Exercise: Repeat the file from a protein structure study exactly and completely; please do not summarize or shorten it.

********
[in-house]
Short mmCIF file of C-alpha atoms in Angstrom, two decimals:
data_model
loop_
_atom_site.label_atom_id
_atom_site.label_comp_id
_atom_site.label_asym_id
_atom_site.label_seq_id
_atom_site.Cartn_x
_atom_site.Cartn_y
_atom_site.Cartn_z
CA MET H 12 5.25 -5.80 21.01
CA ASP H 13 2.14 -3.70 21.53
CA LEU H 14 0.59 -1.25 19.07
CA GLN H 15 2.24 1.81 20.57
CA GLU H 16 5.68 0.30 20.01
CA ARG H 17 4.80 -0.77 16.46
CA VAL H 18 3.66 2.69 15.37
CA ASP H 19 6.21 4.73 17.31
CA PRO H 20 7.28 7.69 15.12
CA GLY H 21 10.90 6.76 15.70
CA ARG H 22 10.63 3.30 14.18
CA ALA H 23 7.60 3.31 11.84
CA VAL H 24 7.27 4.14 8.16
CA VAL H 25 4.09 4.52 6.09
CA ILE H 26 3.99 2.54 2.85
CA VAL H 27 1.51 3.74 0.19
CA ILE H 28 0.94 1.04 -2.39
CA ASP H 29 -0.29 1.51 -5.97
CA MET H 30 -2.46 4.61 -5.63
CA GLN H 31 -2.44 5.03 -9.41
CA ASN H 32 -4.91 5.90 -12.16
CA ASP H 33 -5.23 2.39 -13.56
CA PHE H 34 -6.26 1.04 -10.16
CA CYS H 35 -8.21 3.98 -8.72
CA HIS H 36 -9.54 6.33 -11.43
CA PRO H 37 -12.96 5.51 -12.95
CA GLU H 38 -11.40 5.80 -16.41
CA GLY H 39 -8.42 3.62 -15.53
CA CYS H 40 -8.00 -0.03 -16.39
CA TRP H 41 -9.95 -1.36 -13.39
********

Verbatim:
[in-house]
Short mmCIF file of C-alpha atoms in Angstrom, two decimals:
data_model
loop_
_atom_site.label_atom_id
_atom_site.label_comp_id
_atom_site.label_asym_id
_atom_site.label_seq_id
_atom_site.Cartn_x
_atom_site.Cartn_y
_atom_site.Cartn_z
CA MET H 12 5.25 -5.80 21.01
CA ASP H 13 2.14 -3.70 21.53
CA LEU H 14 0.59 -1.25 19.07
CA GLN H 15 2.24 1.81 20.57
CA GLU H 16 5.68 0.30 20.01
CA ARG H 17 4.80 -0.77 16.46
CA VAL H 18 3.66 2.69 15.37
CA ASP H 19 6.21 4.73 17.31
CA PRO H 20 7.28 7.69 15.12
CA GLY H 21 10.90 6.76 15.70
CA ARG H 22 10.63 3.30 14.18
CA ALA H 23 7.60 3.31 11.84
CA VAL H 24 7.27 4.14 8.16
CA VAL H 25 4.09 4.52 6.09
CA ILE H 26 3.99 2.54 2.85
CA VAL H 27 1.51 3.74 0.19
CA ILE H 28 0.94 1.04 -2.39
CA ASP H 29 -0.29 1.51 -5.97
CA MET H 30 -2.46 4.61 -5.63
CA GLN H 31 -2.44 5.03 -9.41
CA ASN H 32 -4.91 5.90 -12.16
CA ASP H 33 -5.23 2.39 -13.56
CA PHE H 34 -6.26 1.04 -10.16
CA CYS H 35 -8.21 3.98 -8.72
CA HIS H 36 -9.54 6.33 -11.43
CA PRO H 37 -12.96 5.51 -12.95
CA GLU H 38 -11.40 5.80 -16.41
CA GLY H 39 -8.42 3.62 -15.53
CA CYS H 40 -8.00 -0.03 -16.39
CA TRP H 41 -9.95 -1.36 -13.39